As communication practitioners, we often talk about the importance of goal-setting, expectations management, and risk management. A large part of our success can come down to making sure clients understand what should reasonably be expected if everything goes right, but also knowing what could go wrong.
By all accounts, the engineers, scientists and communications pros associated with the Curiosity Mars project did a superb job of preparing “the clients” – the 300 million American taxpayers who funded the $2.5 billion space exploration – for what success would look like. They made it clear that the mission’s goal is not to discover life on Mars, but to search for habitable environments.
They also supplied critical information and caveats each step of the way to prepare them for what could go wrong. Possibly they had to, given the mission’s cost, and its uncertain history. But it was apparent that preparing for the success or failure of each phase was built into the program.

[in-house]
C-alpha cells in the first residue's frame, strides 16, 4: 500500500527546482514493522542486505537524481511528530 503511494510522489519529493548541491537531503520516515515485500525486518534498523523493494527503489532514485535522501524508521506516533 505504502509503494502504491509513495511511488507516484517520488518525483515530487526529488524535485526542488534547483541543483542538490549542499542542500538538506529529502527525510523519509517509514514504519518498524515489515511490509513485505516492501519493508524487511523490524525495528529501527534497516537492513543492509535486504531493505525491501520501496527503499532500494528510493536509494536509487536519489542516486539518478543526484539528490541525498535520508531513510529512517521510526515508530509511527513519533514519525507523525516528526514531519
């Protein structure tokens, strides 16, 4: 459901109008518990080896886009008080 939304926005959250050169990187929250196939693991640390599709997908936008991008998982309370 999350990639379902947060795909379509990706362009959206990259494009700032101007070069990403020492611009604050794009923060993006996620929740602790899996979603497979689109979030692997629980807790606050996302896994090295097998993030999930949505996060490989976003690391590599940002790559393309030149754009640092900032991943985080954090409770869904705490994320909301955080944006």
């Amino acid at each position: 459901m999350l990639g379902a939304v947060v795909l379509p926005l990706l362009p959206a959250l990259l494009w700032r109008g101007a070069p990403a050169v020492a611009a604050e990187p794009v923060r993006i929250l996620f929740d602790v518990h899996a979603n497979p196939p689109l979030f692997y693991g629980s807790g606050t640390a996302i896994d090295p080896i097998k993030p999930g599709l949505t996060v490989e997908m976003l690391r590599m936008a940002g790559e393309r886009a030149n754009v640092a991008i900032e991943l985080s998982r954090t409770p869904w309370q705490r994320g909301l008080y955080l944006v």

From its initial launch two years ago, to the 154 million miles it had to travel to its eventual slowdown and parachute descent over Mars, “clients” were “in the loop” of what should happen, yet prepared for what possible malfunctions could occur as well. From the winnowing of potential landing sites, to landing on the site itself and then to the functioning of every possible mechanical system in Curiosity, the NASA/Jet Propulsion team seemed to cover all possibilities. As Program director Doug McCuistion said, “A failure is a setback. It’s not a disaster.”
As the designer and engineers explained the supersonic parachute that would slow the vehicle as it entered Mars’ atmosphere, they noted it would be the largest parachute ever designed and used.
There were many risks with its deployment, not the least of which was it had never been done before by an apparatus of such size! It armed us with fascinating information while offering caveats that what we were watching was unprecedented, and risky.
They played up the potential success, yet always with a degree of caution. They spoke and appeared optimistic, yet offered a realistic assessment of what might go wrong. They used inductive reasoning, i.e., if this, then that, to explain and prepare us. And, ultimately, they ushered in the new era of Mars exploration, and a renewed pride in American innovation.
As we celebrate this incredible feat of engineering and innovation, we communications professionals can also take a few lessons from Curiosity, along with the hope that its success to date has inspired math and science geeks who are still in school to apply their own curiosity to the challenges of the future.